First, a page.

After repeatedly insisting that he would run for reelection in the face of significant competition, Portland Commissioner Dan Saltzman announced today he will retire.
Saltzman, who has served he was first elected since 1998, says he has achieved what he set out to on Council.
"I have enjoyed the myriad duties of City Commissioner, and I am very proud of my accomplishments and the relationships I have built while achieving them," Saltzman said in a statement. "But with respect to things I am passionate about, the items on my "to do" list largely have check marks next to them."
Jo Ann Hardesty, a former legislator who head the NAACP of Portland, has already filed to run for Saltzman's spot. Last month, she visited his office, asking him to retire and endorse her.
"I think it's respectful to say eyeball to eyeball, 'I'm here to take you out. You can go peacefully. Or you can go kicking and screaming," she told WW. "I think the city is ready for new leadership."
Saltzman has not endorsed Hardesty or anyone else.
Hardesty says she believes she intimidated Saltzman out of the race.
"Yes, I think he has not had a difficult race since 18 years ago," says Hardesty. "I think everything is telling him this would be a tough race, and he had a good chance of losing."
Hardesty says she expects others to eye the seat now, but "we're so far ahead of the game that they'll have a hard time catching up," she says.
County Commissioner Loretta Smith's name has been floated as a possible contender as well, but she can't officially enter the race until January, if she wants to keep her seat on the county commission.
Here is Saltzman's full statement.
Serving my community as a commissioner at Multnomah County and the City of Portland has been both the privilege and the honor of my life, and I am proud of the many accomplishmentswe have achieved together over the last 25 years. After deep reflection, I have decided not to file for election to a sixth term as Portland City Commissioner. I explain my reasons at greater length in the statement below. STATEMENT FROM DAN SALTZMAN REGARDING THE 2018 ELECTION FOR CITY COMMISSIONER As I have been talking to community members about campaigning for another term as City Commissioner, I have been humbled by the deep support and encouragement I have received. Indeed, that support has far exceeded what I have experienced in any of my past races. I believe that is because of progress made together on so many issues that have a real impact on the people and community we all care so much about. Just a few of these accomplishments include: • The initial passage and two subsequent renewals of the Portland Children’s Levy, which has over the past 15 years improved the lives of thousands of kids and families.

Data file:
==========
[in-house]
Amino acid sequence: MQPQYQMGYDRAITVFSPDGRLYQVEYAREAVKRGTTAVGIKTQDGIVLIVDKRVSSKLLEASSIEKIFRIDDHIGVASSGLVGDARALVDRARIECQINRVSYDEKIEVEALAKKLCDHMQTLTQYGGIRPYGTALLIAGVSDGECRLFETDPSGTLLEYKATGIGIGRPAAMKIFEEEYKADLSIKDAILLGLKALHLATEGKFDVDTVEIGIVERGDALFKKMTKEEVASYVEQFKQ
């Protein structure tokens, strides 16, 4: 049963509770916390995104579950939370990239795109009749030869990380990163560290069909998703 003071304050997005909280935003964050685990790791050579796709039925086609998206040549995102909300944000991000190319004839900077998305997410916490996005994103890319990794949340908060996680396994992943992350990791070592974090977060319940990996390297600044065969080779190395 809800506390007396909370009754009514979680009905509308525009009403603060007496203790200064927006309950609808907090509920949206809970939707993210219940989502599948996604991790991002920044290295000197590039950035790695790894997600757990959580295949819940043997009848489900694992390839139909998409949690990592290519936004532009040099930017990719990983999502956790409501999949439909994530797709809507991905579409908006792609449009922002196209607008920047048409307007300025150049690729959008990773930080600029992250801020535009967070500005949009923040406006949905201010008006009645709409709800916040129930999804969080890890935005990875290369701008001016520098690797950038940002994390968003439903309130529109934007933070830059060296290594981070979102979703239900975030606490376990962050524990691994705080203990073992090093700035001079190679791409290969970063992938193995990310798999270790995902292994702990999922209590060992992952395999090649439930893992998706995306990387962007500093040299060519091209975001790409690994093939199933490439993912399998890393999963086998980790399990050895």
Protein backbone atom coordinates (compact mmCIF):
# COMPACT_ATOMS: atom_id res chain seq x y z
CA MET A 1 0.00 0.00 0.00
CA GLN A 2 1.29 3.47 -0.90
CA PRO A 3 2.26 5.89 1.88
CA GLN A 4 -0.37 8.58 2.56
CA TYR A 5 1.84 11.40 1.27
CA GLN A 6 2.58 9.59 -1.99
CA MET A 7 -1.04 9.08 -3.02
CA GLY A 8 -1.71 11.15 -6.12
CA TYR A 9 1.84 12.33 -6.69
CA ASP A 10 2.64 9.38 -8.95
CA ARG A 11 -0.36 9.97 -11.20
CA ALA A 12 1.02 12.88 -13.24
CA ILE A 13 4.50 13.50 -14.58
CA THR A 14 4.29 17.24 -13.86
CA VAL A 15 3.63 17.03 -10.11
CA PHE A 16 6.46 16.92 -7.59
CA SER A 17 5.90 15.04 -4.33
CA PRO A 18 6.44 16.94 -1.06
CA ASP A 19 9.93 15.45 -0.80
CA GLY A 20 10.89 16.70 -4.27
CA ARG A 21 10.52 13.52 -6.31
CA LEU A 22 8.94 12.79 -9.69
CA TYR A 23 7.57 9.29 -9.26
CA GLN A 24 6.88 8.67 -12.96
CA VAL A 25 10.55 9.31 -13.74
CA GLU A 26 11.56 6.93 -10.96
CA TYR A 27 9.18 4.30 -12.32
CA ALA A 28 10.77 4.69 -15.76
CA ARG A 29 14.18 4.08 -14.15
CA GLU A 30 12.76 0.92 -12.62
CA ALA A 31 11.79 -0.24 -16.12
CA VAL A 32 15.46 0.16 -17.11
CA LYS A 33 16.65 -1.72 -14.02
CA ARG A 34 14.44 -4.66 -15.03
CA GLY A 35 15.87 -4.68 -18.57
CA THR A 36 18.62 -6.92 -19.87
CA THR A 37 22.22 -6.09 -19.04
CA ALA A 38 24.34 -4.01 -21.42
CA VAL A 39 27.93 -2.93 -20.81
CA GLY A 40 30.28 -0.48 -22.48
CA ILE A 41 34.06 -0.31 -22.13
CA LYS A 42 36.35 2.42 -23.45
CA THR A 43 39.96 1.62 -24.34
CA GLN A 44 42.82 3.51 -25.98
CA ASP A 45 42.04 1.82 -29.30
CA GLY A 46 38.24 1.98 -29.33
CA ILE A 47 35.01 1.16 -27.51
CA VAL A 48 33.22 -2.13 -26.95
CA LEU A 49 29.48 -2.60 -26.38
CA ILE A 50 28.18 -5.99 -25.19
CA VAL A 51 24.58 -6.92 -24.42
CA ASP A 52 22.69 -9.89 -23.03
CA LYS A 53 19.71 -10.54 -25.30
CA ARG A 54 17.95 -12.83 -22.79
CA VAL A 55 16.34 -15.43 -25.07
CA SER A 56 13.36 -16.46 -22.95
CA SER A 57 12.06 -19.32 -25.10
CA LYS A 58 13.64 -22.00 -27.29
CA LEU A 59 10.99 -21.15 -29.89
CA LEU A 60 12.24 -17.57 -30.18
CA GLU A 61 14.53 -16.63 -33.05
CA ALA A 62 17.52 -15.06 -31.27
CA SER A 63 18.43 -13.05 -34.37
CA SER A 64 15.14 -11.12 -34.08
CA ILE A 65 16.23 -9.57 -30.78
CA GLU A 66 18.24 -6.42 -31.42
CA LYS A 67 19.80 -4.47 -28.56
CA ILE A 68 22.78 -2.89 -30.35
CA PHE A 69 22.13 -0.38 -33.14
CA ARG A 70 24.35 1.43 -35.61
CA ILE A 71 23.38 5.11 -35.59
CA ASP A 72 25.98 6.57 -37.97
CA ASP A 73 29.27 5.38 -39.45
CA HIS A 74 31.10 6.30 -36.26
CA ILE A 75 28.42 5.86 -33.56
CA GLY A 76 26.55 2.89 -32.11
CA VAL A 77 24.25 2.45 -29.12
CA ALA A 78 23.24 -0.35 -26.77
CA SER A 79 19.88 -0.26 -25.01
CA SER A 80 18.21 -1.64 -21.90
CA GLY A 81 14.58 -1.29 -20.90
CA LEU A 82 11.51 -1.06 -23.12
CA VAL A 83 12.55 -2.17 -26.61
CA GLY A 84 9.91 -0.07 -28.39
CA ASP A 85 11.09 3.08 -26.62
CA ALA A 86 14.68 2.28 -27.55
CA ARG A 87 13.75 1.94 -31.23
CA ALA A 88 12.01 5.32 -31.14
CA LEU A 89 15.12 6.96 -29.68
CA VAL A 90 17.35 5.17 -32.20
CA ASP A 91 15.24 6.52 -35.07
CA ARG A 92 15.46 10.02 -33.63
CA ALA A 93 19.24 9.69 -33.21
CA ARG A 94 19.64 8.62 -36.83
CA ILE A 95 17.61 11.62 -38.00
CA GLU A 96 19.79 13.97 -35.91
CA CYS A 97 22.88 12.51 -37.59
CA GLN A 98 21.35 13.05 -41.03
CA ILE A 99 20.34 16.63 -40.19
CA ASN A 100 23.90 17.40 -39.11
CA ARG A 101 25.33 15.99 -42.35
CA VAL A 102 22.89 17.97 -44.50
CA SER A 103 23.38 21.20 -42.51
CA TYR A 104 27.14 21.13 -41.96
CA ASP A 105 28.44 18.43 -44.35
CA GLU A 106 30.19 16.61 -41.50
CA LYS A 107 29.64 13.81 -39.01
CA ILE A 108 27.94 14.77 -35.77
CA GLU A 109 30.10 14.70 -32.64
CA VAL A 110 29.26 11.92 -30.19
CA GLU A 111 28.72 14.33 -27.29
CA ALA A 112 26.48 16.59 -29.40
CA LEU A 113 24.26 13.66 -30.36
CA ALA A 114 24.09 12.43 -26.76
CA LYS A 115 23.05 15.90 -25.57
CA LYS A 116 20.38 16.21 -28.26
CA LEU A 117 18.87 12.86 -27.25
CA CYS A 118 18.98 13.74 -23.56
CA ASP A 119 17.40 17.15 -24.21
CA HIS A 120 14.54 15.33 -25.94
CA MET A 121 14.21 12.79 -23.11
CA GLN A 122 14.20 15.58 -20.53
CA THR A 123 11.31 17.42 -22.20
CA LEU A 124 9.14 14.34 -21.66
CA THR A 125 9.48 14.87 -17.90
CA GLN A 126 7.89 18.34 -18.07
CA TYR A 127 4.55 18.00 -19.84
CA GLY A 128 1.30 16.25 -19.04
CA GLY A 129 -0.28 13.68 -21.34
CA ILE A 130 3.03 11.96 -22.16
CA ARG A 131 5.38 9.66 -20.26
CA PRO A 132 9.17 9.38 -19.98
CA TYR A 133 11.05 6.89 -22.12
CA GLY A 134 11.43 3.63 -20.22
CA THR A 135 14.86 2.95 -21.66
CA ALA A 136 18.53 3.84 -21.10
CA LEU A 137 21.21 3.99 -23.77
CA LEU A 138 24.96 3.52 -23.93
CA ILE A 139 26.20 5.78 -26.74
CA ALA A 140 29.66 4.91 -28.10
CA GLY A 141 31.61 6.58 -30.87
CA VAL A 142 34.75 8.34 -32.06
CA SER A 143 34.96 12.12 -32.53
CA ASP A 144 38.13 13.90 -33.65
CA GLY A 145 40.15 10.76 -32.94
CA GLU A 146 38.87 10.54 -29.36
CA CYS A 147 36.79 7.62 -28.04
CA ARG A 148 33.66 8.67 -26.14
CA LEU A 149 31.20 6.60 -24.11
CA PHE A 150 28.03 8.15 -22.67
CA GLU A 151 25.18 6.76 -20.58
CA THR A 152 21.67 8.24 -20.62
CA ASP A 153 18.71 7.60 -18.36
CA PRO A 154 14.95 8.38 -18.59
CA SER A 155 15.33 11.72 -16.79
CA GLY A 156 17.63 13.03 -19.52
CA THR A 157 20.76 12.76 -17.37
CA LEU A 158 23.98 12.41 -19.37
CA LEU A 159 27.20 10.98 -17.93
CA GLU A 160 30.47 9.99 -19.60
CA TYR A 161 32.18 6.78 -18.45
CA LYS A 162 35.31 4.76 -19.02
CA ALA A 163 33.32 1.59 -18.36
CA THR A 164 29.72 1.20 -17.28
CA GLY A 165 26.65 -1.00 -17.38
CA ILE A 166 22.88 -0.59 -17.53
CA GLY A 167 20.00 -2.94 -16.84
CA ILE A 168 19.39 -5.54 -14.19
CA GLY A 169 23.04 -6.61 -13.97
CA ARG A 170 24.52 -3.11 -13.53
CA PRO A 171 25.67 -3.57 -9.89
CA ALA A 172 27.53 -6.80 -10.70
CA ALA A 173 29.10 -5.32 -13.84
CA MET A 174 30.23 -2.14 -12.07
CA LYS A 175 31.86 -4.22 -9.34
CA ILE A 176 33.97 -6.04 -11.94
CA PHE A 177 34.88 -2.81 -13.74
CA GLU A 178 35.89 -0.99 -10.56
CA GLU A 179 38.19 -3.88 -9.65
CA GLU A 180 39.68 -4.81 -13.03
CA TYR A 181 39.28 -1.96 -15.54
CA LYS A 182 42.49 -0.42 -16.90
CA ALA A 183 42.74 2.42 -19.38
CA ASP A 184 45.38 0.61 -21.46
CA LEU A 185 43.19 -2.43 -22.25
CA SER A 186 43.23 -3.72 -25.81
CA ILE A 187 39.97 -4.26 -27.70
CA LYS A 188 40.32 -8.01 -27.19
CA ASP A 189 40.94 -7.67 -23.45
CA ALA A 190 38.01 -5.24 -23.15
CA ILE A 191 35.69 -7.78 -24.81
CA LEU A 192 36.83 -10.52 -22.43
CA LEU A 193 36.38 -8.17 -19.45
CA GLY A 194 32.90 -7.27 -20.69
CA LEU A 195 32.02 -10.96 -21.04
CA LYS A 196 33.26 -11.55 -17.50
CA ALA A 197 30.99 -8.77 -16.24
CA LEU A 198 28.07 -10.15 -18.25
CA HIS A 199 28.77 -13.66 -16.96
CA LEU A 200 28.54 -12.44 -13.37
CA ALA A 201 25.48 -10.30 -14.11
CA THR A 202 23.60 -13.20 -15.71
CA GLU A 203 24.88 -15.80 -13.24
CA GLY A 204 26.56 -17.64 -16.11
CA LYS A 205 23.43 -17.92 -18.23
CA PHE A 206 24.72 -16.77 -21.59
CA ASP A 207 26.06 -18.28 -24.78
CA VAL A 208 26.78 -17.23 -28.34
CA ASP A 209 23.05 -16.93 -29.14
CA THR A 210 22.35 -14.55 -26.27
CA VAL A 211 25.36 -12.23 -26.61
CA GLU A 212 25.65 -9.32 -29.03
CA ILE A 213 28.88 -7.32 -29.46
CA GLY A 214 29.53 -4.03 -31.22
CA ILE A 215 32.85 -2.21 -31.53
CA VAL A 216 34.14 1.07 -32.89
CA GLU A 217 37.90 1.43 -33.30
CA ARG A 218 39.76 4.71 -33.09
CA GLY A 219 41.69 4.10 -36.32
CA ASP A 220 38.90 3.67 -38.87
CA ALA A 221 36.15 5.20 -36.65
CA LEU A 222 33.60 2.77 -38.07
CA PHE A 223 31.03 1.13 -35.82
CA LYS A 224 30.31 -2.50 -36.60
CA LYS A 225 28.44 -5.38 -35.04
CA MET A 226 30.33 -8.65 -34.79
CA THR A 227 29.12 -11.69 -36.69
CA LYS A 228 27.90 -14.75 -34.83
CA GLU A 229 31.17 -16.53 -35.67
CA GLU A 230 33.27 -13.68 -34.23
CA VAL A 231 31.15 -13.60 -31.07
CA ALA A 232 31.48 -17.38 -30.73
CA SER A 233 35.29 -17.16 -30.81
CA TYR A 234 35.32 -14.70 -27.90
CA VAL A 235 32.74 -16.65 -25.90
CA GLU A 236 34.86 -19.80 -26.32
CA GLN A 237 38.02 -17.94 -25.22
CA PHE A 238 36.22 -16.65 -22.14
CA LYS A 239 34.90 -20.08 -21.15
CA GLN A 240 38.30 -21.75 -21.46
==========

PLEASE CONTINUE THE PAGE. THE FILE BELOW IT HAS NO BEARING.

• Passage of Portland’s first Affordable Housing Bond and leading an unprecedented response to Portland’s affordable housing crisis as Housing Commissioner. We made record investments, reforms and commitments that will result in thousands of units of desperately needed new homes.
• The opening of the Gateway Center for Domestic Violence Services, a one-stop resource for survivors of domestic violence. I was also proud to have led new initiatives for combatting gang violence and the continuing effort to improve police accountability.
• Improvements to fire and ambulance services that will save money and lives.
• Reordering transportation priorities to focus on the basics, including accelerating the repair of potholes and other damage done by the winter storms of 2017.
• Delivering the Big Pipe on-time and on-budget, fixing the Water Bureau billing system and reforming the Fire &Police Disability and Retirement system.
• Always pursuing these and other goals with a sharp eye on protecting taxpayer’s dollars, while striving to make Portland a more just, equitable, sustainable place that provides opportunity for all. Over the last few weeks I have reflected on that record of nearly 25 years of public service as a commissioner at Multnomah County and at the City of Portland. As satisfying as it might be to look back at accomplishments, what really counts is what comes next. That reflection has led me to the conclusion that I can have the greatest impact on the issues that truly motivate me outside of City Hall. I have enjoyed the myriad duties of City Commissioner, and I am very proud of my accomplishments and the relationships I have built while achieving them. But with respect to things I am passionate about, the items on my “to do” list largely have check marks next to them. Meanwhile, there is much more I wish to do in areas such as child welfare, foster care and domestic violence. I have come to the conclusion that I can accomplish more on those issues if they become my primary focus, instead of their having to share my attention. And I would enjoy working on those causes in a less scheduled life. Therefore, I will not file for a sixth term as City Commissioner and will complete my term at the end of 2018. I will also lead the renewal of the Portland Children’s Levy in 2018. It is my hope that an open seat will encourage a number of people to consider running: this is a great opportunity for a new generation of leadership in City Hall. I want to deeply thank all my staff members, supporters and community members that I have had the privilege of working with over these many years. I eagerly look forward to continuing to work together as we strive to make Portland an even greater place for all the people who share it – today and tomorrow.